Date of Award

2013

Degree Type

Thesis

Degree Name

Bachelor of Speech Pathology (Honours)

School

School of Psychology and Social Science

Faculty

Health, Engineering and Science

First Advisor

Dr Charn Nang

Second Advisor

Dr Natalie Ciccone

Abstract

Background and Purpose: Language ability in children who stutter has been linked to the occurrence of stuttering, however, the validity of research supporting this connection has been recently questioned. Previous research, within this area, has been limited by methodological confounds, such as lack of appropriately matched comparison groups, and the use of measures with insufficient sensitivity to potentially examine the subtle differences between children who stutter (CWS) and children who do not stutter (CWNS). Frequent hesitations or pauses are defining characteristics of the speech of people who stutter. However, little is known about the nature and frequency of the pauses found within the speech of CWS. Examination of pauses within speech is a novel method of analysing speech production with the potential to provide insight into the speech and language processing and an opportunity to explore differences between normal and disordered speech. This study aimed to compare the speech and language processes of CWS to CWNS.

Methods and Procedures: This study compared language and pause measures taken from narrative samples of age (Mean age = 6 years and 10 months) and gender matched CWS (n= 6), and CWNS (n= 6). The oral narratives were collected using a story generation task and were transcribed and analysed using the Systematic Analysis of Language Transcription (SALT) (Miller & Iglesias, 2012). For each sample the mean length of utterance in morphemes, the total number of utterances, the number of different word roots, the % intelligible words and the % words in mazes were calculated. Additionally the computer software programme PRAAT was used to segment the samples into sections of speech and pauses and the segmented samples were transformed into two lognormal pause distributions (Boersma, & Weenink, 2013). The pauses of CWS were analysed twice, once with stutters present and once with stutters removed. For the two groups the results from the language and pause analyses were compared through ttests and the relationship between Percent Syllables stutters, and the pause and language measures, was examined through correlation.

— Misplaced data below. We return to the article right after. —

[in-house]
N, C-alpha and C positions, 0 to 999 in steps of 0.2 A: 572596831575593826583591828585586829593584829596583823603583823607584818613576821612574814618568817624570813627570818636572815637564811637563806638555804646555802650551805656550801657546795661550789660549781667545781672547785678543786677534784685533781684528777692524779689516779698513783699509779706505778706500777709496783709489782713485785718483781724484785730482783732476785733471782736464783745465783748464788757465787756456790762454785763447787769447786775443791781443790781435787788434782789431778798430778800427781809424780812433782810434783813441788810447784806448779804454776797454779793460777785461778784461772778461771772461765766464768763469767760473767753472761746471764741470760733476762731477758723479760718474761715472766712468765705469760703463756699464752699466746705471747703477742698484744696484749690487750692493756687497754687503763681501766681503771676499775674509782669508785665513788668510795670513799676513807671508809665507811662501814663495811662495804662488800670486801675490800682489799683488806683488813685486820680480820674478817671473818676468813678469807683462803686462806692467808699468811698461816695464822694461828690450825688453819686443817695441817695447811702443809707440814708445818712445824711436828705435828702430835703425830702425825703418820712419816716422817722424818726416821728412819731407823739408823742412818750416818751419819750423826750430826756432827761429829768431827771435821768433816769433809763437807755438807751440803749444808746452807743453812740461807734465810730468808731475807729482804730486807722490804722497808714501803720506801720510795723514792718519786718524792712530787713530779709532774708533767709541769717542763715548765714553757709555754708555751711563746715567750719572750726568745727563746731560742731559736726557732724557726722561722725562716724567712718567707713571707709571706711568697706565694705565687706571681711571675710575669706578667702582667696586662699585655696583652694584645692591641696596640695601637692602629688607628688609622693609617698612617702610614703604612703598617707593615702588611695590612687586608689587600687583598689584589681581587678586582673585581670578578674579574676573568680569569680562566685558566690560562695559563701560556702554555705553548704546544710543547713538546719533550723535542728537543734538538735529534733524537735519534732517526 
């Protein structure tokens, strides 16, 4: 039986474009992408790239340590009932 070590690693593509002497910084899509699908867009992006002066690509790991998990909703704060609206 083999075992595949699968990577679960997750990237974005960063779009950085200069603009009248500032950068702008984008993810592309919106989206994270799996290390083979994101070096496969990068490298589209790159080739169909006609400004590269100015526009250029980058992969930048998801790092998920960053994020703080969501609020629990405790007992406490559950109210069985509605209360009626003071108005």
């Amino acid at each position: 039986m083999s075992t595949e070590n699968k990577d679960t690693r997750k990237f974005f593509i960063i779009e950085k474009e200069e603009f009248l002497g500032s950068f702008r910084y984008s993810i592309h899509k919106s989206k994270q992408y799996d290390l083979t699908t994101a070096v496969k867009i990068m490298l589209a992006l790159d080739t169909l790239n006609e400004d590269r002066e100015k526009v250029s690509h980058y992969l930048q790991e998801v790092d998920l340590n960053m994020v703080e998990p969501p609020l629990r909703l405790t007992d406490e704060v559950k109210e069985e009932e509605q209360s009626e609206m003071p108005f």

Results: For all discourse and pause measures the difference between the CWS and CWNS was not significant. The only significant difference was found between the CWS and CWNS in the degree of overlap of the short and long pause distributions (Misclassification Rate) in the samples of CWS, when stutters were present. Percent Syllables Stuttered was found to be significantly positively correlated with Percent Mazes and Syllables Spoken per Second when stutters were present in the samples of CWS. Percent Syllables Stuttered was found to be significantly negatively correlated with Short Pause Mean with stutters present in the samples of CWS.

Conclusions: In this study, the connection between stuttering and language was not supported as the language measures gathered from CWS were all found to be similar to those gathered from CWNS. The findings in this research support explanations of stuttering in which stuttering is attributed to factors exclusive to language ability, such as stuttering being a difficulty in speech motor control

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